Being consistent with commands and tone of voice

If there is any magic to training your dog, it's consistency. Your dog can't understand "sometimes," "maybe," "perhaps," or "only on Sundays." He can and does understand "yes" and "no." For example, you confuse your dog when you encourage him to jump up on you while you're wearing old clothes but then get angry with him when he joyfully plants muddy paws on your best suit.

Here's another example: Bill loved to wrestle with Brandy, his Golden Retriever. Then one day, when Grandma came to visit, Brandy flattened her. Bill was angry, and Brandy was confused — she thought roughhousing was a wonderful way to show affection. After all, that's what Bill had taught her.

Sometimes dogs pick up consistent cues from unexpected sources. For example, before leaving for work, Wendy always put Heidi in her crate. It wasn't long before Heidi went into her crate on her own when Wendy was about to leave. "What a clever puppy," thought Wendy, "She knows that I'm going to work."

Dogs often give the appearance of being able to read your mind. What happens in actuality is that by observing you and studying your habits, they learn to anticipate your actions. Because they communicate with each other through body language, they quickly become experts at reading yours.

What Heidi observed was that immediately before leaving for work, Wendy invariably put on her makeup and then crated her. Heidi's cue to go into her crate was seeing Wendy putting on her makeup.

Then one evening, before dinner guests were to arrive, Wendy started "putting on her face." When Heidi immediately went into her crate, Wendy realized the dog hadn't been reading her mind, but had learned the routine through observation. (See Chapter 5.)

Consistency in training means handling your dog in a predictable and uniform manner. If more than one person is in the household, everyone needs to handle the dog in the same way. Otherwise, the dog becomes confused and unreliable in his responses.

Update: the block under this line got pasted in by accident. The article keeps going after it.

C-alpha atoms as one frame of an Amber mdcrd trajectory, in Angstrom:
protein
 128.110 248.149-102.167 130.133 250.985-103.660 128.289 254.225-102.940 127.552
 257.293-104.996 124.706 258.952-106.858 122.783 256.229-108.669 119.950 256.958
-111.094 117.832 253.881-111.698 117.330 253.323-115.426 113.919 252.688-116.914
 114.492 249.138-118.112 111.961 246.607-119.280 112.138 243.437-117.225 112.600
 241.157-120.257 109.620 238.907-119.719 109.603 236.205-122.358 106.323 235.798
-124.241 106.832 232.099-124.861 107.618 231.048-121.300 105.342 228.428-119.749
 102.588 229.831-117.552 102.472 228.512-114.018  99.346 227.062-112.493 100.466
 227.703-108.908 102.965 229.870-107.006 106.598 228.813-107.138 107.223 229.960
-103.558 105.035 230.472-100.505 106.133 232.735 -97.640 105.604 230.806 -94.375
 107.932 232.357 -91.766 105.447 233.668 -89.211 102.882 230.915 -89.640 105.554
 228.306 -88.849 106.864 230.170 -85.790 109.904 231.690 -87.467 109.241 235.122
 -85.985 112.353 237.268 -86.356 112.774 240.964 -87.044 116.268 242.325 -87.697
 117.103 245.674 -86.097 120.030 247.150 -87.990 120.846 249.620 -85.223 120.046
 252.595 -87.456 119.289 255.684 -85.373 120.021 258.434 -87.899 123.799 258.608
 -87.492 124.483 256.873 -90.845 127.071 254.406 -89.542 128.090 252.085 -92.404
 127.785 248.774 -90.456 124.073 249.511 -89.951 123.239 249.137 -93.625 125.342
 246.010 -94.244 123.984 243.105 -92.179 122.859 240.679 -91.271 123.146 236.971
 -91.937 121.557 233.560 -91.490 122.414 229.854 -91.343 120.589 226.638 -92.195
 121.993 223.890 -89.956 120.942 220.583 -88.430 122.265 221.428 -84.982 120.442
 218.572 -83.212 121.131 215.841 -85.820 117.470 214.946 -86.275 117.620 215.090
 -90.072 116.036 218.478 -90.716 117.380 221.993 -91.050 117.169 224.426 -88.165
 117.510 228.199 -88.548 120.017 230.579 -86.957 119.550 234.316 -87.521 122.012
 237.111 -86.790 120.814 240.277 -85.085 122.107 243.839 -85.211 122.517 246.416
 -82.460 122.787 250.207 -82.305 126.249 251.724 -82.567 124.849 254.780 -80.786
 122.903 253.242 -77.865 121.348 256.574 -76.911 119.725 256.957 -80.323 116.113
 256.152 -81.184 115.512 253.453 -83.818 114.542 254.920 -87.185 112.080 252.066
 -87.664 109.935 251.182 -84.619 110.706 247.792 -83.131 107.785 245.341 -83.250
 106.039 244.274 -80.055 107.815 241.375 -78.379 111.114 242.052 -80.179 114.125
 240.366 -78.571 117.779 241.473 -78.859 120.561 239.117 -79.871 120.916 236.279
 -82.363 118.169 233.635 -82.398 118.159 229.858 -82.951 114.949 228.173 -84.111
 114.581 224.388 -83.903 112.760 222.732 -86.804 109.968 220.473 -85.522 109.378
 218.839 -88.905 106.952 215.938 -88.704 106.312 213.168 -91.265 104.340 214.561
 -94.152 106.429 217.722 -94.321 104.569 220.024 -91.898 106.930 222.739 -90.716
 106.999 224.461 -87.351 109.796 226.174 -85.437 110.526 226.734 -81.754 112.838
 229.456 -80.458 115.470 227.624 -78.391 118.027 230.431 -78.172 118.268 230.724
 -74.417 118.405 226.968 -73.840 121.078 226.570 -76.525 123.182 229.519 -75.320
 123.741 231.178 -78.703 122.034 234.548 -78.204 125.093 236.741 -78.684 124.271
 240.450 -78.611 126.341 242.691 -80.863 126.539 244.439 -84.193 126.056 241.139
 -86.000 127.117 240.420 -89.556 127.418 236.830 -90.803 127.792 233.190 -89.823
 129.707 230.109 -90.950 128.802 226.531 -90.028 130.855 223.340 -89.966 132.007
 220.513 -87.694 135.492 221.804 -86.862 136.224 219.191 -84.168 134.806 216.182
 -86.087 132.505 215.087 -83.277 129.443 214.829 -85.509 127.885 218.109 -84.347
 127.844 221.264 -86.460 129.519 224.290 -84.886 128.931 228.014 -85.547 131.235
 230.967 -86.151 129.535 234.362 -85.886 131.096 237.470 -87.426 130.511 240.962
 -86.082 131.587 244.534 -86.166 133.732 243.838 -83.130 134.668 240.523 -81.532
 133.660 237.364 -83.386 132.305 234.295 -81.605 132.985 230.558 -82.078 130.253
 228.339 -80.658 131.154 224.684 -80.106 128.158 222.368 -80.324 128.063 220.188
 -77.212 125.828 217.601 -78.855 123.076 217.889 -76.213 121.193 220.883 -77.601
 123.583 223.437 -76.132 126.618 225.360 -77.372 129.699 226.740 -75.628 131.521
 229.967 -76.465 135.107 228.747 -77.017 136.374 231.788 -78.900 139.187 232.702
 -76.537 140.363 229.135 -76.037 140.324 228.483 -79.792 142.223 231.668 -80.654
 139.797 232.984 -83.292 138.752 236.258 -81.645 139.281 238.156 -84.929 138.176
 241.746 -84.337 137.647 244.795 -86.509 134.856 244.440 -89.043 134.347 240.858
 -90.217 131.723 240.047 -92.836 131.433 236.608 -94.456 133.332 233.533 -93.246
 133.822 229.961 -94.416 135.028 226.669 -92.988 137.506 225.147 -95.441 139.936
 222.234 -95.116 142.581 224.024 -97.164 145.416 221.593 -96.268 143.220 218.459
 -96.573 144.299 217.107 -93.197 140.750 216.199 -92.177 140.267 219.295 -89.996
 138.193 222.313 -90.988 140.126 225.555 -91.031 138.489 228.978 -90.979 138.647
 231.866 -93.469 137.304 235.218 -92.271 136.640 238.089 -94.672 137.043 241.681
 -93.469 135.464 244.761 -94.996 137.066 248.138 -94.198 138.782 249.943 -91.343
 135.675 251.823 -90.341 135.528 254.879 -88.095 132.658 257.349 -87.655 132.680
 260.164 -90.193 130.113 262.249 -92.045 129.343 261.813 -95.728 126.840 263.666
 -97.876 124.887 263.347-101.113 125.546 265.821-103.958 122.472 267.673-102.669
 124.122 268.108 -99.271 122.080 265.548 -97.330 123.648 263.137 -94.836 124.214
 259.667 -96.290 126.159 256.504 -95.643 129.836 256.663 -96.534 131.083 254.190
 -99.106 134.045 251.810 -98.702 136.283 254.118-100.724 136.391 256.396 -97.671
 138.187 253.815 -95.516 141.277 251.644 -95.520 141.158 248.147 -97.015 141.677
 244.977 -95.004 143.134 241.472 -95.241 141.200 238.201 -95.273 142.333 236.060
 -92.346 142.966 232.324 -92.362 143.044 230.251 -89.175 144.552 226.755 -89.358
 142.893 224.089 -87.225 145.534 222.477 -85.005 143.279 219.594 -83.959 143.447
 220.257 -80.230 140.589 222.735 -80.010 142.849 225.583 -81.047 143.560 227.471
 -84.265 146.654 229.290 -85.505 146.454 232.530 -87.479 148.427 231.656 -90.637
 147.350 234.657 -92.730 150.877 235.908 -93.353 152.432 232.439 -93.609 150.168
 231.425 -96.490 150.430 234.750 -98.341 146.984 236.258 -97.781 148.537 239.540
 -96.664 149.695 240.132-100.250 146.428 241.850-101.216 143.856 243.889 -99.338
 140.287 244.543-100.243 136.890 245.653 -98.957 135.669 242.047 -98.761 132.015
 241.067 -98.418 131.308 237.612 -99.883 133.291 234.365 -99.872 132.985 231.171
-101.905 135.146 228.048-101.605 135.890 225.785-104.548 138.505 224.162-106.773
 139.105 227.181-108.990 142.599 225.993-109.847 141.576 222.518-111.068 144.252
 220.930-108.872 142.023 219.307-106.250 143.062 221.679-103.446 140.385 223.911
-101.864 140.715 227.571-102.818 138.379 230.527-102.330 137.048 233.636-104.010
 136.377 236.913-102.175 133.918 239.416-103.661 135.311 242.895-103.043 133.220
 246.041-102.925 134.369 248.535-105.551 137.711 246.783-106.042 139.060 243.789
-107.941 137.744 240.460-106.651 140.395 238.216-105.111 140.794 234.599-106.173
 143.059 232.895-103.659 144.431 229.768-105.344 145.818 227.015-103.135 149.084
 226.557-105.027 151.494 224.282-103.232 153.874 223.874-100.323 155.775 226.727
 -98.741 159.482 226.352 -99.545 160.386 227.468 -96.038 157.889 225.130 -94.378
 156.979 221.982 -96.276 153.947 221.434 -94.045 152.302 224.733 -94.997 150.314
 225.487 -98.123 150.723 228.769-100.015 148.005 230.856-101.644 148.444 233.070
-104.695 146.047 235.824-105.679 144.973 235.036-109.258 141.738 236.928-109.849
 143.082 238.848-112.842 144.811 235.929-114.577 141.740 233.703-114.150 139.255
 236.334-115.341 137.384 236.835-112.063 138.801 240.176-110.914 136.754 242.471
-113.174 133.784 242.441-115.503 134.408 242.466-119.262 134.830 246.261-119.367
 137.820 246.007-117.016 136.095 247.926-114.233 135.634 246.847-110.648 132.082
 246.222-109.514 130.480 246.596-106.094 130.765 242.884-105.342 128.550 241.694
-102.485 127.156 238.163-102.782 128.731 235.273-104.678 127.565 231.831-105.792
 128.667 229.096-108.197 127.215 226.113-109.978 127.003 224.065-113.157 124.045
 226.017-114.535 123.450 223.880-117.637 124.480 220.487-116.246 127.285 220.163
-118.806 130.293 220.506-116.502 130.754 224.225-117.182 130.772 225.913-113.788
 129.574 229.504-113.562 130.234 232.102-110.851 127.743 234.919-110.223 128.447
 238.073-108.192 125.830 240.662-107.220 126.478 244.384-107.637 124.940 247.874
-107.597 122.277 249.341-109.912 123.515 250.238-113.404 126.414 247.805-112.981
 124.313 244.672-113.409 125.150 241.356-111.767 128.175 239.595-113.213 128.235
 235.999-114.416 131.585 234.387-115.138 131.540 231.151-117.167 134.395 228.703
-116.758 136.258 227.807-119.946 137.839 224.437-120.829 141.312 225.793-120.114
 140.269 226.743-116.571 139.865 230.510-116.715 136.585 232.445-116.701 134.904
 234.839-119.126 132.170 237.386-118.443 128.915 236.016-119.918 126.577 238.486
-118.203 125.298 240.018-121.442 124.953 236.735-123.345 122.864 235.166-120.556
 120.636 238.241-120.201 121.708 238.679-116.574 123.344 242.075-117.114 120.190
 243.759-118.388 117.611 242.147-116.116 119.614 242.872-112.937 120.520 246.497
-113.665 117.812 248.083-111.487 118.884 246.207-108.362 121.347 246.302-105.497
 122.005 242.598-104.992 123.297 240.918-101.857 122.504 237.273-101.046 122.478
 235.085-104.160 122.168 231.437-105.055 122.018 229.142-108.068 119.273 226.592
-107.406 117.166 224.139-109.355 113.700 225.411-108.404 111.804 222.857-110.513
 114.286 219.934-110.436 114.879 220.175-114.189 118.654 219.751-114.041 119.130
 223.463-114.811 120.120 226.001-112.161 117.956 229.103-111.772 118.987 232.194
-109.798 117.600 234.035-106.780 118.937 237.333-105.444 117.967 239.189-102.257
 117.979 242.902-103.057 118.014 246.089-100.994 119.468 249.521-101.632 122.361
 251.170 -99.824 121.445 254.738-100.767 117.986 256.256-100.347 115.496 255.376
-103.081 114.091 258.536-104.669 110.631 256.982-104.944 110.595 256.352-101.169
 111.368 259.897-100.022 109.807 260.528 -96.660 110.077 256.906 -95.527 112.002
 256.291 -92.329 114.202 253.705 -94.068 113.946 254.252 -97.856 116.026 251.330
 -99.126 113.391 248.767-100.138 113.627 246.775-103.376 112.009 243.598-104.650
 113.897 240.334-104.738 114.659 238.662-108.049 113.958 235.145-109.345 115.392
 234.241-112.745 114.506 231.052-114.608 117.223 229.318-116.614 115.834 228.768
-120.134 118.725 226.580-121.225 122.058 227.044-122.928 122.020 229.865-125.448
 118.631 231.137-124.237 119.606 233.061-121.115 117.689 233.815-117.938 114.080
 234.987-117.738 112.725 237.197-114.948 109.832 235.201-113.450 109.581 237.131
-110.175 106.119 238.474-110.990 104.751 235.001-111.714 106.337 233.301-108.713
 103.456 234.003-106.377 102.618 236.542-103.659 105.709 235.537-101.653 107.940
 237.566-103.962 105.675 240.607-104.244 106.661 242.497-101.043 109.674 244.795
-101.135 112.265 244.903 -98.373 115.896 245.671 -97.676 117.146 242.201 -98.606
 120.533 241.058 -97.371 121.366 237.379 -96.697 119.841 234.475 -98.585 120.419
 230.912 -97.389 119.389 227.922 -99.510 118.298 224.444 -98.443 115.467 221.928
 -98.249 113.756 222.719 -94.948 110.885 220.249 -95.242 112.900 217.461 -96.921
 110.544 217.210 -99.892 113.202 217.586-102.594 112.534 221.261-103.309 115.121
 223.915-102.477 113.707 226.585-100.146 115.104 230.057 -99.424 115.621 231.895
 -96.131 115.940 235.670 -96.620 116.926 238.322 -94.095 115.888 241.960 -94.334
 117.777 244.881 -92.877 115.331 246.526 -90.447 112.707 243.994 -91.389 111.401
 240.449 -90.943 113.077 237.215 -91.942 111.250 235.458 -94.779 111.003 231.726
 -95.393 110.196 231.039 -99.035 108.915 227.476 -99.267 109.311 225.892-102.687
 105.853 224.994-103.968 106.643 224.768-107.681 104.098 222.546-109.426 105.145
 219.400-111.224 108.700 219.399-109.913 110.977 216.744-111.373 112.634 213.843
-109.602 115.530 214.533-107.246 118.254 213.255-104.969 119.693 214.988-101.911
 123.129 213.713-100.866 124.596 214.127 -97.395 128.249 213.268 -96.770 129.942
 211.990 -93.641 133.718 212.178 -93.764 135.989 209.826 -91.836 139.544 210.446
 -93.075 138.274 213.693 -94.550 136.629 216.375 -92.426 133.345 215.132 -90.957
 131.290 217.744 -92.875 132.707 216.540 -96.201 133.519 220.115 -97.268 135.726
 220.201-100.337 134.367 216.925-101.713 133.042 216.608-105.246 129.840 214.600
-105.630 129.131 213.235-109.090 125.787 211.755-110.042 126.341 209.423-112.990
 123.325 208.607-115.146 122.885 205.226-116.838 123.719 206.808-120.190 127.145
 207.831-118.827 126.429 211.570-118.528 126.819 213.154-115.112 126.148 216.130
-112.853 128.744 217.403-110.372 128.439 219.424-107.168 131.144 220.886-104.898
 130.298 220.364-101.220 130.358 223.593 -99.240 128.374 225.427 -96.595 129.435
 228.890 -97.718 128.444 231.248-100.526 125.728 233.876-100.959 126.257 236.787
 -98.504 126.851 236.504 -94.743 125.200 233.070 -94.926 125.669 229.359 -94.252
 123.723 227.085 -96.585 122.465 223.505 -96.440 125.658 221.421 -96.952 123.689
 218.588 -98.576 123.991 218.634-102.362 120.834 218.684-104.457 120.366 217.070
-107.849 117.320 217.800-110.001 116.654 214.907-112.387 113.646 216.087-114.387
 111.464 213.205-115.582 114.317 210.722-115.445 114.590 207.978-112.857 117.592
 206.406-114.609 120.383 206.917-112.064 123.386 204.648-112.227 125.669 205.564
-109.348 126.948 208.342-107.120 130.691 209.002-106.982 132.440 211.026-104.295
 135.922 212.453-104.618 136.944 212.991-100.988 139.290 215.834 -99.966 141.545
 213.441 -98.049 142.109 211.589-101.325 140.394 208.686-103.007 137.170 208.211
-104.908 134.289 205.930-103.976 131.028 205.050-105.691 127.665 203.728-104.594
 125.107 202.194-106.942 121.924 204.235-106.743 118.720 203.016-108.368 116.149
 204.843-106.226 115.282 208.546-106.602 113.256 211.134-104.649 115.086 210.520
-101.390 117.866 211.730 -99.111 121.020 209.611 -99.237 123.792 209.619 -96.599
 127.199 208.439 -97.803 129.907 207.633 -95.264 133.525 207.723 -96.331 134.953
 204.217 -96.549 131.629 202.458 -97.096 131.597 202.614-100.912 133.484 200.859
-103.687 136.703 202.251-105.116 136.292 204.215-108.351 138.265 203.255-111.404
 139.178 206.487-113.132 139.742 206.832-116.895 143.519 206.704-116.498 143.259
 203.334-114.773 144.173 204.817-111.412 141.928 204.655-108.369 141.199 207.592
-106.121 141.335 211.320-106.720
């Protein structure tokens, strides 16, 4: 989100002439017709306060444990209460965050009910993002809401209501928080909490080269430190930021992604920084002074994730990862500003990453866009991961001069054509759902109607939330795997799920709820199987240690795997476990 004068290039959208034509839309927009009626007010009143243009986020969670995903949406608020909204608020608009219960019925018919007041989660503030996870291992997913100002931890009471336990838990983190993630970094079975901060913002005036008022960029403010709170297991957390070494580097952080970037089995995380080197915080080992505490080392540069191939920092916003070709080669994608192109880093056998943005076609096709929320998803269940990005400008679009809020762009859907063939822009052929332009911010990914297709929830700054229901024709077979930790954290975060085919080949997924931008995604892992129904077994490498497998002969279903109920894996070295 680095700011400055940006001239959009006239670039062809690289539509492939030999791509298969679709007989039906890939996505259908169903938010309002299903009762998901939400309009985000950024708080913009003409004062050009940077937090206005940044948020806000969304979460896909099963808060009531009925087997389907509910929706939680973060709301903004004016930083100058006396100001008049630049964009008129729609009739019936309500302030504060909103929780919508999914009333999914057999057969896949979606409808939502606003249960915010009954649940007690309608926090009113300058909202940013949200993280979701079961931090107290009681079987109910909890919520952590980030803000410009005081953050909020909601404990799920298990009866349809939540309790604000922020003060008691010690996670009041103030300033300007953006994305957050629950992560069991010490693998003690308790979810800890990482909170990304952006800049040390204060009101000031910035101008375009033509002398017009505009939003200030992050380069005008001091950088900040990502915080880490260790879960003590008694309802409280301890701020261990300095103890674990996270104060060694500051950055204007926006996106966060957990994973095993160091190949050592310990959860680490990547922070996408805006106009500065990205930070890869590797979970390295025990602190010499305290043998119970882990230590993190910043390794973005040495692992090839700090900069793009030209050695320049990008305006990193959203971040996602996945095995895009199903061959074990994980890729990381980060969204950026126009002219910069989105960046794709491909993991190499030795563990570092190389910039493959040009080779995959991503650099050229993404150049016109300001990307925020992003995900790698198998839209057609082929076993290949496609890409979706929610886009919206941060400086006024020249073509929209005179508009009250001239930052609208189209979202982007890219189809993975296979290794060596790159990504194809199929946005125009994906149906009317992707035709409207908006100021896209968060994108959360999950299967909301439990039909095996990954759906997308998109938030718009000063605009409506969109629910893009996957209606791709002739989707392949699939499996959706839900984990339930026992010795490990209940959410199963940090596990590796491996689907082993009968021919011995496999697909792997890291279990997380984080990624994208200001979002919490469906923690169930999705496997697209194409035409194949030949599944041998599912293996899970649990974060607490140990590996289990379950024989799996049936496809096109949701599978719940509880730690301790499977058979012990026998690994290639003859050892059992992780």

So does this mean that you can never permit your puppy to jump up on you? Not at all. But you have to teach him that he may only do so when you tell him it's okay. But beware: Training a dog to make this distinction is more difficult than training him not to jump up at all. The more black and white you can make it, the easier it will be for Buddy to understand what you want.

Training your dog is a question of who is more persistent — you or your dog. Some things he can master quickly; others will take more time. If several tries don't bring success, be patient, remain calm, and try again.

How quickly your dog will learn a particular command depends on the extent to which the behavior you're trying to teach him is in harmony with the function for which he was bred. For example, a Labrador Retriever, bred to retrieve game birds on land and in the water, will readily learn how to fetch a stick or a ball on command. On the other hand, an Afghan Hound, bred as a coursing hound that pursues its quarry by sight, may take many repetitions before he understands the command to fetch and then responds to it each and every time. A Shetland Sheepdog, bred to herd and guard livestock, will learn to walk on a loose leash more quickly than a Beagle, bred to hunt hares.

As of right now, eliminate the word "no" from your training vocabulary. All too often, no is the only command a dog hears, and he's expected to figure out what it means. There is no exercise or command in training called "no." Avoid negative communications with your dog because they undermine the relationship you're trying to build. Don't use your dog's name as a reprimand. Don't nag your dog by repeatedly using his name without telling him what you want him to do.

At one of our training camps, one of the participants wore a T-shirt depicting a dog greeting another dog with "Hi. My name is 'No, No. Bad Dog.' What's yours?"

Begin to focus on the way in which you communicate with Buddy. Does he perceive the interaction as positive or negative, pleasant or unpleasant, friendly or unfriendly? How many times do you use the word "no," and how many times do you say "Good dog" when interacting with your dog? Our experience during more than 30 years of teaching has been that by the time we see the dogs, most have been no'ed to death. Everything the dog does

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